Friday, October 24, 2014

Experimental Climate Monitoring and Prediction for Maldives – October 2014

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Above average rainfall was observed in northern and southern islands of Maldives in September 2014. In central islands, below average rainfall was observed despite having up to 300 mm rainfall during the month. The rainfall deficit persists in the entire country even though around 300 mm of rainfall was observed in September and the first two weeks of October.  

Image: Rainfall anomaly continues to grow in Northern islands of Maldives. The same is observed throughout the country

Friday, September 12, 2014

Experimental Climate Monitoring and Prediction for Maldives – September 2014

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The northern and central islands of the Maldives garnered their highest monthly rainfall in August for 2014. Despite this the cumulative deficit of rainfall continues to grow and currently the amount of this deficit has grown past 500 mm. In southern islands the deficit has become more significant.  

Image: Rainfall anomaly in August 2014. This shows an above average rainfall in northern and central islands and a below average rainfall in the south.

Friday, August 22, 2014

Maldives’ economy hardest hit by climate change: Asian Development Bank

By Lucy Lovell

Climate change could cause annual economic losses of over 12% of the Maldives’ GDP by the end of this century, says a new Asian Development Bank (ADB)climate and economics report released today (August 19).

Thursday, August 21, 2014

Experimental Climate Monitoring and Prediction for Maldives – August 2014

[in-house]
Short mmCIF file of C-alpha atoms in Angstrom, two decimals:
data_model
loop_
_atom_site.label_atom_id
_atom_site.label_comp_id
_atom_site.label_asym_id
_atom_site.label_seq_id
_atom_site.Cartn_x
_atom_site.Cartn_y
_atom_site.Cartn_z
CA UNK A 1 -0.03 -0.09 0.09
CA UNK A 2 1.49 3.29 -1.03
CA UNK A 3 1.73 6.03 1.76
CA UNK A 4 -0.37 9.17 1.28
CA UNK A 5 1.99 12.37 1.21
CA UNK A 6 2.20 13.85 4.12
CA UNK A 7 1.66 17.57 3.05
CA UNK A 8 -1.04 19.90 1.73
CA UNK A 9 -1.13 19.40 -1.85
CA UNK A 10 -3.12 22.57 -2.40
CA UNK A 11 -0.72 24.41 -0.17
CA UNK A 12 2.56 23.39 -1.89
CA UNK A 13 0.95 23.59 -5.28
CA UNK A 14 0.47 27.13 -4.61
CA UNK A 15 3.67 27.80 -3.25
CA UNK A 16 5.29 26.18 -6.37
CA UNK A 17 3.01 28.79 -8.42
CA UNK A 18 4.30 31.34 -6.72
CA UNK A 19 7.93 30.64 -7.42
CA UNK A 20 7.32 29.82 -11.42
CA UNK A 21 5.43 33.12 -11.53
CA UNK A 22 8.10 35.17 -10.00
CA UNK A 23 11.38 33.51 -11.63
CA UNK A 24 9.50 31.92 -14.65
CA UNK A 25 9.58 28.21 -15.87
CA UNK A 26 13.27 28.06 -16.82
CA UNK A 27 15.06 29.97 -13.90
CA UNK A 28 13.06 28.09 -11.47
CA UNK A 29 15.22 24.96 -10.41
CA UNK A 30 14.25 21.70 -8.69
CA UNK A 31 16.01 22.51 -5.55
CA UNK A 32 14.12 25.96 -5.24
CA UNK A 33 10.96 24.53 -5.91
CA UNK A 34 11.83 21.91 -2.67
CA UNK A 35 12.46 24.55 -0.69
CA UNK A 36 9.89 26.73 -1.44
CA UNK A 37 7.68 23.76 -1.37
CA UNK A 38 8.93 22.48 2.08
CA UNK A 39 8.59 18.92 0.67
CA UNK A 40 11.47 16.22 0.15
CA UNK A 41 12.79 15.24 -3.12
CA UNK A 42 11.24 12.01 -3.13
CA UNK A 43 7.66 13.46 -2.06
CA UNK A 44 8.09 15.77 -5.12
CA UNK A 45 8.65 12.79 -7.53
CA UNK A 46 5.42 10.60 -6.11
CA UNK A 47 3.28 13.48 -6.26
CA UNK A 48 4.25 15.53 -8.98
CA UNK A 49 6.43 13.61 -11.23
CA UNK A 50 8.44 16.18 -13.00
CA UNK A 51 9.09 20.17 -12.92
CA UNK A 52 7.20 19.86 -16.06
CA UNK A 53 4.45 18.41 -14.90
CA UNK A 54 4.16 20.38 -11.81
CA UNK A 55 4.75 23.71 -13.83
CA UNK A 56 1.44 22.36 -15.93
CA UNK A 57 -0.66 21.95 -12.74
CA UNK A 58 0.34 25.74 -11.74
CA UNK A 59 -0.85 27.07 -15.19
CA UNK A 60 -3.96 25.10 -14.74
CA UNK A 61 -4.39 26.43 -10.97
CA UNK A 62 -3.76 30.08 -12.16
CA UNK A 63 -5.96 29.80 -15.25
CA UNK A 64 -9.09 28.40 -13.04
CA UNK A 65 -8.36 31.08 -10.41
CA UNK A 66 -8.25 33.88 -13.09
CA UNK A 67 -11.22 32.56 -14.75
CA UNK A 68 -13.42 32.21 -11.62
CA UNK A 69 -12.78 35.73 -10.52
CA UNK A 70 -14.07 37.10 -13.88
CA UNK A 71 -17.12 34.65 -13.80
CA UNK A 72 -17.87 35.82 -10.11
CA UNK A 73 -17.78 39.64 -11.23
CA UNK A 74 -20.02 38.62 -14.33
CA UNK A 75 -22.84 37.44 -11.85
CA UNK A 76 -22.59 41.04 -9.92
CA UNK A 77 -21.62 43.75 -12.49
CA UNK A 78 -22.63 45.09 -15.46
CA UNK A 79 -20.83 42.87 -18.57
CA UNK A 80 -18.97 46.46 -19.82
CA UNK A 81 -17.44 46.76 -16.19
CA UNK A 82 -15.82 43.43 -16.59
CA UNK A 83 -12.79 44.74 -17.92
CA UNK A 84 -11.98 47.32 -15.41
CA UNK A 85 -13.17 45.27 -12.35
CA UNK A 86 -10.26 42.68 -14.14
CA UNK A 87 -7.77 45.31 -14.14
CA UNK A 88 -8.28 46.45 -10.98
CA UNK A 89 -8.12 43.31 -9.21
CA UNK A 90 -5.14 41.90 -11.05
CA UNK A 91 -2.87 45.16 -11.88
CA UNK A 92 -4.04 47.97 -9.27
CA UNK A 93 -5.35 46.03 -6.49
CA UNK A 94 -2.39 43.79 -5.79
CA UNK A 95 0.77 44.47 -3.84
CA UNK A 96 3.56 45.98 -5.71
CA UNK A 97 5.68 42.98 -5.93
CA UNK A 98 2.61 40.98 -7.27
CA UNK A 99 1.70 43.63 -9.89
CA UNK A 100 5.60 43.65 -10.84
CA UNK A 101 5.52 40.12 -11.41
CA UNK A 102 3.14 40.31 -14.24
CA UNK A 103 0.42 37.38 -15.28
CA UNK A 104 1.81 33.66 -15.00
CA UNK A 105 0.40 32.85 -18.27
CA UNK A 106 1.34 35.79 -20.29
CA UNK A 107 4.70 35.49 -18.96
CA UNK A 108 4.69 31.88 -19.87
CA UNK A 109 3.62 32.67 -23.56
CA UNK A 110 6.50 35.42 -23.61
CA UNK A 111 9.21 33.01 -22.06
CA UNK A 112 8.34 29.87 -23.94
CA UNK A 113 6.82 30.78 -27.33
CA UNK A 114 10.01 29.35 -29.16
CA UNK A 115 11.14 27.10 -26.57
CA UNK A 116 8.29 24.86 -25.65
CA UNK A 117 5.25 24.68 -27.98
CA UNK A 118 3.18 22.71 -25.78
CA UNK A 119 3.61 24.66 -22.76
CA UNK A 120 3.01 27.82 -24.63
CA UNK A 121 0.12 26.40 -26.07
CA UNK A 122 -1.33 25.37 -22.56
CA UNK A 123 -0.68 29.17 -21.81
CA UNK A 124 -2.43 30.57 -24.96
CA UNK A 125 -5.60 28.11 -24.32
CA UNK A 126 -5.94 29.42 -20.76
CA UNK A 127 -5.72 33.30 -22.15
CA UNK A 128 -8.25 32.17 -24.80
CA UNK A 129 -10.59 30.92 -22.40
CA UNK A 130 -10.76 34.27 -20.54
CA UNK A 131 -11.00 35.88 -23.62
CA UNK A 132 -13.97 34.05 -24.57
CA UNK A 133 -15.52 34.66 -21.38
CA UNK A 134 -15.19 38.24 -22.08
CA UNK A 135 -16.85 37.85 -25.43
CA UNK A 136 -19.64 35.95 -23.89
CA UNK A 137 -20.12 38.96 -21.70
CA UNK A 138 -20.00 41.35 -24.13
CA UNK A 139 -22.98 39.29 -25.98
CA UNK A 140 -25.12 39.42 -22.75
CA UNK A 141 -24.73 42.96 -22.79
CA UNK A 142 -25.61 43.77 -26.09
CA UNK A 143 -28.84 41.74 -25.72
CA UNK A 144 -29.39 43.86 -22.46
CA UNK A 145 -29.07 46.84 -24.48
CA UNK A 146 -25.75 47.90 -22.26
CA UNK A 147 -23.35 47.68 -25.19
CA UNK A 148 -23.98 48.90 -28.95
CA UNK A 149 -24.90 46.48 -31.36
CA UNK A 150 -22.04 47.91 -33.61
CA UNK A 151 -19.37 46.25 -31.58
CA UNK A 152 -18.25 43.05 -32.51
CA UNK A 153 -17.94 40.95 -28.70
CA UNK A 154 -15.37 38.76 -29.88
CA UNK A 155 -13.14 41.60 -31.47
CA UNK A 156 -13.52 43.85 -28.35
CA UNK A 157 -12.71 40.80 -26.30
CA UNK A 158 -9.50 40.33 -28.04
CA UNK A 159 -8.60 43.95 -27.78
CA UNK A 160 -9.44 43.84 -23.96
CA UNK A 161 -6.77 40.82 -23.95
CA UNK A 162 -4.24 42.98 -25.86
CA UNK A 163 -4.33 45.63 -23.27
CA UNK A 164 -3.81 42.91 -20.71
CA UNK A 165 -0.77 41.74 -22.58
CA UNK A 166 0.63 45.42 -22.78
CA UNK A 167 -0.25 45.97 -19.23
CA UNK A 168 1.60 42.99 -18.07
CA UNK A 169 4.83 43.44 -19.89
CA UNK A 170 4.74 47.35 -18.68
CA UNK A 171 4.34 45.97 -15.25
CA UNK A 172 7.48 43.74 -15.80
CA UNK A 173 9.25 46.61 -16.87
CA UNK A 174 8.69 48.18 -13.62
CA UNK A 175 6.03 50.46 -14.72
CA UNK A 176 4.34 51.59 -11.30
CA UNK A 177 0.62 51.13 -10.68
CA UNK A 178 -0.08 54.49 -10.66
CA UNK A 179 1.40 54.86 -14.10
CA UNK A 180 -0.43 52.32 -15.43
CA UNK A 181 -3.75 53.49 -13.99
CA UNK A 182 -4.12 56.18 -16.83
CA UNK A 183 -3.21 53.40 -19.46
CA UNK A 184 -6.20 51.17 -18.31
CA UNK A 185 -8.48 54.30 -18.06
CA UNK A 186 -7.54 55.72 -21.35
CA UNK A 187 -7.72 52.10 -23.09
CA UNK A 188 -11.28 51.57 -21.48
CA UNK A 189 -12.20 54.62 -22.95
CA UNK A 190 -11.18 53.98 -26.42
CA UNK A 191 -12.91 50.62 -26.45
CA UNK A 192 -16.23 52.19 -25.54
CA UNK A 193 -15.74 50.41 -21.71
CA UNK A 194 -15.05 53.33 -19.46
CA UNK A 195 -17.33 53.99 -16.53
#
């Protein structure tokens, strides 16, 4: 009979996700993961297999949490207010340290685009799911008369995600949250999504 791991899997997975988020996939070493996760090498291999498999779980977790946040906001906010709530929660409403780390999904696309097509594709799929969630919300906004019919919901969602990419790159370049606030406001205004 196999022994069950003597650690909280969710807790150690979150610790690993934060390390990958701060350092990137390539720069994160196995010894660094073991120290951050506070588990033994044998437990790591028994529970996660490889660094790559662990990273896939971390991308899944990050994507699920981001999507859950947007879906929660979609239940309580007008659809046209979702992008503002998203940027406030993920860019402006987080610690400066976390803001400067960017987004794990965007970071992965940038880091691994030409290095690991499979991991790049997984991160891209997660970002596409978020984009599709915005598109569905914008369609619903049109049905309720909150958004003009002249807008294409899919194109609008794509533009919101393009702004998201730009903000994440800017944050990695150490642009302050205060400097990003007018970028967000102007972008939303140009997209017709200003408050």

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Dry conditions persisted during the July in the entirety of Maldives. Lower rainfall than the previous month was observed across the country. But during the next week NOAA predicts heavy rainfall in Maldives and this prediction has been made with a high confidence. Sustained El Nino conditions are expected towards the end of this year. The sea surface temperature around the country has also risen to more than 10 C.  

Image: Rainfall anomaly in July 2014. Darker brown area show a total rainfall deficit up to 400 mm covering most of The Maldives. 

Monday, July 21, 2014

Artificial reef building offers hope as super El Niño looms

By Zaheena Rasheed

In the turquoise lagoon of Banyan Tree Vabbinfaru, Moosa Shan dove down and cleared sand from a large block of cement. There, he placed several balls of marine cement and attached broken fragments of live coral. The balls would harden within hours and provide a critical stable base for coral growth.

Friday, July 18, 2014

Experimental Climate Monitoring and Prediction for Maldives – July 2014

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Lower than average rainfall conditions were observed in entire Maldives in the month of June. The cumulative deficit of rainfall over the last 12 months has increased to an amount around 700 mm in Northern and Central islands. Southern islands continues to show a much smaller rainfall deficit over the last year. The temperatures are predicted to be warmer than expected in the next three months and the rainfall below normal in the Southern islands.  

Image: Rainfall Anomaly in May 2014. Green areas show above average rainfall and brown areas show below average rainfall. Higher magnitudes are shown in darker shades. This image shows dry conditions observed in the Northern islands and wet conditions in the southern islands.

Thursday, July 17, 2014

Asia Analysis: Battling climate impacts in low-lying Maldives

Going carbon neutral and protecting marine environment are key to fighting climate change in the tiny island nation, says Nalaka Gunawardene.

‘Raise your voice, not the sea level’ is the theme for this year’s World Environment Day, which falls on 5 June. The theme resonates with the United Nations designating 2014 as the International Year of Small Island Developing States (SIDS) [1], to express solidarity with the world's 51 small island states, many of which are on the frontline of climate changeimpacts. [2]